B.3    
 
Population aged 5 years and younger    
 

The distribution of the very young and very old population of the Lao PDR is shown in Maps B.3 and B.4. Map B.3 shows the village population aged 5 years and younger divided into 5 percentage bands from percentages of less than 9% up to more than 25%.

The overall impression from Map B.3 is that percentages of 15-20% and 20-25% predominate throughout the country. Villages with percentages of 9-15% occur in a small strip along the Mekong-Thai border, in and around Vientiane, in the south of Xayaboury and in the north in and around Phongsaly, and in the east in the province of Huaphanh.

The results of the Population and Housing Census of 2005 showed that a very large percentage of the population is young with the highest percentage in the 10–14 year age group followed by the 5–9 and the 0–4 years and younger age groups. The map shows that villages with populations of 25% and higher of children aged 5 years and younger are found in the provinces of Xiengkhuang, Huaphanh, Sekong, Vientiane and Borikhamxay. Percentages in the 15–20% range are found in the provinces of Saravane, Luangnamtha, Phongsaly and Vientiane Capital. The low percentages in the ranges of 9-15% and of less than 9% are rare, and are found in villages in parts of Vientiane Capital and the provinces of Vientiane, Savannakhet, Xayaboury and to a limited extent in Phongsaly.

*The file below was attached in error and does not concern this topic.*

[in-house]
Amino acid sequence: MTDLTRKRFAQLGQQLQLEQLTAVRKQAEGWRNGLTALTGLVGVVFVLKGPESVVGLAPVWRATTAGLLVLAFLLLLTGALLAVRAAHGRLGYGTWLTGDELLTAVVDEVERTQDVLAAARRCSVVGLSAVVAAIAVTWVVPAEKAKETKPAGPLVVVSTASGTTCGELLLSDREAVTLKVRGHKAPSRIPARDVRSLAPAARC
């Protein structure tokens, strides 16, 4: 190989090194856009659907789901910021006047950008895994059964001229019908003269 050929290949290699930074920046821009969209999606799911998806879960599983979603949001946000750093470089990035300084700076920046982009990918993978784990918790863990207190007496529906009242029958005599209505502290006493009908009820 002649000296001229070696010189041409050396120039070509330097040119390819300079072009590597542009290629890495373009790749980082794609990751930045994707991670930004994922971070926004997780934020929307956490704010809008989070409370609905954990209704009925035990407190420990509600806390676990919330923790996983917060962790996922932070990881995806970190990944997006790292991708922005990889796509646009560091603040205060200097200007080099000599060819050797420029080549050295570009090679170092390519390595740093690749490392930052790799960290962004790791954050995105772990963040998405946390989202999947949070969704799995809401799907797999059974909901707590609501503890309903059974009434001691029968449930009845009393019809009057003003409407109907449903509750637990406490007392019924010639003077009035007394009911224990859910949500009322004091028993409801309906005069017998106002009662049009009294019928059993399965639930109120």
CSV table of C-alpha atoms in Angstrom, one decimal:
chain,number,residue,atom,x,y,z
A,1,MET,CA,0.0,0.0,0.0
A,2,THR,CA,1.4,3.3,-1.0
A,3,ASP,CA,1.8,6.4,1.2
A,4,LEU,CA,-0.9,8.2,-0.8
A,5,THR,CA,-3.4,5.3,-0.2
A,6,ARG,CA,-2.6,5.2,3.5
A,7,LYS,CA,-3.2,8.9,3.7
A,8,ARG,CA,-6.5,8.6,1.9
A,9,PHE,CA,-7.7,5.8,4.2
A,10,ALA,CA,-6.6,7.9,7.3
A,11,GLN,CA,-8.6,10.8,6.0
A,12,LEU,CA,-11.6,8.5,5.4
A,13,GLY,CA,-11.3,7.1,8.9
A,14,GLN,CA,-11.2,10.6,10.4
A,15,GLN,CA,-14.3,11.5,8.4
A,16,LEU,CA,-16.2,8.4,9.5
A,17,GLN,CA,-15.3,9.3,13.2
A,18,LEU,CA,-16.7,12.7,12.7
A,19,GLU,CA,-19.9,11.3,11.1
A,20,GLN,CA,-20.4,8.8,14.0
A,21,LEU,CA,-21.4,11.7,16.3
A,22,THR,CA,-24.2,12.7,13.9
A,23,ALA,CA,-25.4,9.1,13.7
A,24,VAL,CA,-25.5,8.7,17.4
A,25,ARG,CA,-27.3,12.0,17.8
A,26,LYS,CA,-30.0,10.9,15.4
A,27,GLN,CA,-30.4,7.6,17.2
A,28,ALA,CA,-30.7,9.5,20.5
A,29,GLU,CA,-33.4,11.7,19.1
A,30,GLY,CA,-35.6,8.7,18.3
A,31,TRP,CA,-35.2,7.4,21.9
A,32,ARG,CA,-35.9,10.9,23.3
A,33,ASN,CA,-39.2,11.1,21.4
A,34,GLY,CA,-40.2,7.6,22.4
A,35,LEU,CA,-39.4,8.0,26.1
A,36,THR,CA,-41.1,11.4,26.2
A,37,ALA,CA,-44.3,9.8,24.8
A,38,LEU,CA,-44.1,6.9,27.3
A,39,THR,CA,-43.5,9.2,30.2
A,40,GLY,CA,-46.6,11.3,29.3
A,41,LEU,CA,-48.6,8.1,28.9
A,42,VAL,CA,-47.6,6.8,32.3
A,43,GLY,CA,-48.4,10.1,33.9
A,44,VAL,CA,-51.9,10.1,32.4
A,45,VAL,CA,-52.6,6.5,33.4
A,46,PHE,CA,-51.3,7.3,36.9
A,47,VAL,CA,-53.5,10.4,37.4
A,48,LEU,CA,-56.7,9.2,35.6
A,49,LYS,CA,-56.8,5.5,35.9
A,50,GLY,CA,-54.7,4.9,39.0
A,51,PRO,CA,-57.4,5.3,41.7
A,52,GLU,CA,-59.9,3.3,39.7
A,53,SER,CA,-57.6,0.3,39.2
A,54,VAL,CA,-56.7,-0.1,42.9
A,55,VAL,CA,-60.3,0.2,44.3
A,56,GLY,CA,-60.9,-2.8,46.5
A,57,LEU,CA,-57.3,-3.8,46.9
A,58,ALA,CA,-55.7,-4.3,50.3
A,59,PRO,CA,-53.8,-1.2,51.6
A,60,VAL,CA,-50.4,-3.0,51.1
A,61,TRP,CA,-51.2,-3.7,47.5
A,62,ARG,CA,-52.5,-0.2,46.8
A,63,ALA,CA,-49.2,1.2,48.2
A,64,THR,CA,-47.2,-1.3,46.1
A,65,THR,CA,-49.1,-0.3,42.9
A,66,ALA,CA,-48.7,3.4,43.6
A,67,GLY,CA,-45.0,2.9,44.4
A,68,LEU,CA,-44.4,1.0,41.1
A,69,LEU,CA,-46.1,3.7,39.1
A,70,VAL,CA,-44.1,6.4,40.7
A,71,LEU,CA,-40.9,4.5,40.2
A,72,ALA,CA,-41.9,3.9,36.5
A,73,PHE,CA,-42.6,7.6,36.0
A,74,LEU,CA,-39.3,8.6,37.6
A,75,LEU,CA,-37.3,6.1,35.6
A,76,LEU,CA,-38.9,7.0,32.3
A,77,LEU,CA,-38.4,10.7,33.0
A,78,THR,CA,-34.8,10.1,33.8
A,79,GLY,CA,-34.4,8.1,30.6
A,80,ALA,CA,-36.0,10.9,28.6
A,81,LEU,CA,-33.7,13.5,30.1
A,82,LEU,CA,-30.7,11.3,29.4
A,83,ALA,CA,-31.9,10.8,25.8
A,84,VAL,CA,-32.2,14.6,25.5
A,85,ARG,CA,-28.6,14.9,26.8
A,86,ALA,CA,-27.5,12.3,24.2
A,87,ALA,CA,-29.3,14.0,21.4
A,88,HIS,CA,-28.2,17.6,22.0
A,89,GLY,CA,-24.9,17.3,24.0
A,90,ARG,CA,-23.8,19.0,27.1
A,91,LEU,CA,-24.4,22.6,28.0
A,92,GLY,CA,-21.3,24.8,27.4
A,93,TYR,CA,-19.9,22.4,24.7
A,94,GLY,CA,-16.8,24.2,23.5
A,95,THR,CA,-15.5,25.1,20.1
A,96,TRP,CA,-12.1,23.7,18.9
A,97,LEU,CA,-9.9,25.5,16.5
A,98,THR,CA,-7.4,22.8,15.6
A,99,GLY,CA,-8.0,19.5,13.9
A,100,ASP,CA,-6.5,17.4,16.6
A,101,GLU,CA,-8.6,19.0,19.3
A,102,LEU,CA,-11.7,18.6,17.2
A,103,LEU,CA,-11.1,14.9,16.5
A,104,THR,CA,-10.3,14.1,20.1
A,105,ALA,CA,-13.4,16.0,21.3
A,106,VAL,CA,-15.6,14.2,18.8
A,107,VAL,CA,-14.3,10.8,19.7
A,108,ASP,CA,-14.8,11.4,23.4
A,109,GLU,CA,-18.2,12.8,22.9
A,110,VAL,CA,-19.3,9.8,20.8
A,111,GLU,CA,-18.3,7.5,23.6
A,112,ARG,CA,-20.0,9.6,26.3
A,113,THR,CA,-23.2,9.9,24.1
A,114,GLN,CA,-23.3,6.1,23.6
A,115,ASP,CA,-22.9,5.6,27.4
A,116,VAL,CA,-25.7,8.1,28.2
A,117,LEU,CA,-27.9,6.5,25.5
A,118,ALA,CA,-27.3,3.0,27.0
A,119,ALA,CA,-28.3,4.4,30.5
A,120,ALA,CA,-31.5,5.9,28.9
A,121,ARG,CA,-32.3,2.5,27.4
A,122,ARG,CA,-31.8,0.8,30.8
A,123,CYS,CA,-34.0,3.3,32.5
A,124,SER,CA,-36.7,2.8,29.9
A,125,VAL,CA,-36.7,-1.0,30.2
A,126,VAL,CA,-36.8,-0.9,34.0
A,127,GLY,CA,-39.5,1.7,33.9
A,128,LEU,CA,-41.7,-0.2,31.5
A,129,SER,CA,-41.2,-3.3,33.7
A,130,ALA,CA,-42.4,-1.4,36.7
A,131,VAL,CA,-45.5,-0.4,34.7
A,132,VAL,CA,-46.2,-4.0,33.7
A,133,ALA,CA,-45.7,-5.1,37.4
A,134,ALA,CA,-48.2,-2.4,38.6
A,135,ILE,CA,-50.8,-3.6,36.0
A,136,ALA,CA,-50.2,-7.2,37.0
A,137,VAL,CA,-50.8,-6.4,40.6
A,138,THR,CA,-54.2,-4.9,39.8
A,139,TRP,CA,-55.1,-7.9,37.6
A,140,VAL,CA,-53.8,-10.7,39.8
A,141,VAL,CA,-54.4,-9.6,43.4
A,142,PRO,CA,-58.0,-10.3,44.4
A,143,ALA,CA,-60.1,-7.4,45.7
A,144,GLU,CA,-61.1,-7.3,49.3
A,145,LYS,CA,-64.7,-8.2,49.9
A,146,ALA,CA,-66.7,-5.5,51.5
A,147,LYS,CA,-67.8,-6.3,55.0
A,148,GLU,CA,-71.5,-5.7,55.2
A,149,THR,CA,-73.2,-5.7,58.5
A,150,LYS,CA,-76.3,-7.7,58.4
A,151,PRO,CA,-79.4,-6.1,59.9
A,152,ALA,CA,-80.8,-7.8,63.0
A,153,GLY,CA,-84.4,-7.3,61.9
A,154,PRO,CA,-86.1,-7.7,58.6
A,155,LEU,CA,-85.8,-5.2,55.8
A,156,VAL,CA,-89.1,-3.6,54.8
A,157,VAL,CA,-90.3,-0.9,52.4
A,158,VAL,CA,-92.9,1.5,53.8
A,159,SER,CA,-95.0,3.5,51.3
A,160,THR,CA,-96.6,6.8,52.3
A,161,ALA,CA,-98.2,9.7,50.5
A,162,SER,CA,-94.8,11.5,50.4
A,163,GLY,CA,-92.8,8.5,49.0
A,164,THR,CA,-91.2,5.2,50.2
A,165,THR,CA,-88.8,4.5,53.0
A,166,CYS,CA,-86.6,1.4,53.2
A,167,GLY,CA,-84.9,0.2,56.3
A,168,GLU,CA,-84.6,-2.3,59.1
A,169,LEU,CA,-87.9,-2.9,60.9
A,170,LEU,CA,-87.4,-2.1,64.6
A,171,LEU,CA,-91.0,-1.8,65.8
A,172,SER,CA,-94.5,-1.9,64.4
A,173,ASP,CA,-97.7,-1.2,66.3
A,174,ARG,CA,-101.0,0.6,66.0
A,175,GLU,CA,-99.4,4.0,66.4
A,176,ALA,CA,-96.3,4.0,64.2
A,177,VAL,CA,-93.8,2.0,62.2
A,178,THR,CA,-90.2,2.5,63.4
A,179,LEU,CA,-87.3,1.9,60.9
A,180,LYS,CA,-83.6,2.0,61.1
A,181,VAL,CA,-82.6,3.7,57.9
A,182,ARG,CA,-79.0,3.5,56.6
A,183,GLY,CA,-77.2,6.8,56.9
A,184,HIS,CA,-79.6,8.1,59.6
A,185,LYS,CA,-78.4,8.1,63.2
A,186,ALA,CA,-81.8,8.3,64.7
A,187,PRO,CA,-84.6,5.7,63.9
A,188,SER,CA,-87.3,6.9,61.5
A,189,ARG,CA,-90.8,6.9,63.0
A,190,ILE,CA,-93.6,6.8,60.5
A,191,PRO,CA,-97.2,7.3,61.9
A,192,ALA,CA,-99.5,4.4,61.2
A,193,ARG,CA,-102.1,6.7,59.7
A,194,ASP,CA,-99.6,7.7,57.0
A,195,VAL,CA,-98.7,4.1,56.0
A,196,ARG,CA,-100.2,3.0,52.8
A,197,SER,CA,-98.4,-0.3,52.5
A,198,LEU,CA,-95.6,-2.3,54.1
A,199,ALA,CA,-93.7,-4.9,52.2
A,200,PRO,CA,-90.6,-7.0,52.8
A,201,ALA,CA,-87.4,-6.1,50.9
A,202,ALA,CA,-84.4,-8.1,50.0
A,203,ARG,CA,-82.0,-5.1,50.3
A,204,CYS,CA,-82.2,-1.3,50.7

Thus the highest percentages of 25% and over of the population aged 5 years and younger are found mostly in the poorly developed rural and mountainous areas, in contrast to the less than 9% found in the more developed urban areas which offer a high level of economic development, together with education and public heath services. The majority of these urban dwellers are well-educated, understand contraception and also have the financial means to practice effective family planning. On the other hand rural dwellers experience difficulties related to education and access to public health services. Many younger people do not know how to use contraceptives so the birth rates are still high in these areas, where, however, each child represents a source of future manpower and a potential carer of older people hence limiting the number of children is not always a preference. This is counterbalanced to some extent by the high infant mortality in the less developed areas.

In general the percentage of children of 5 years and younger is high in areas where access is difficult and where the people have a low level of education and limited access to health and family planning.

 

 

 


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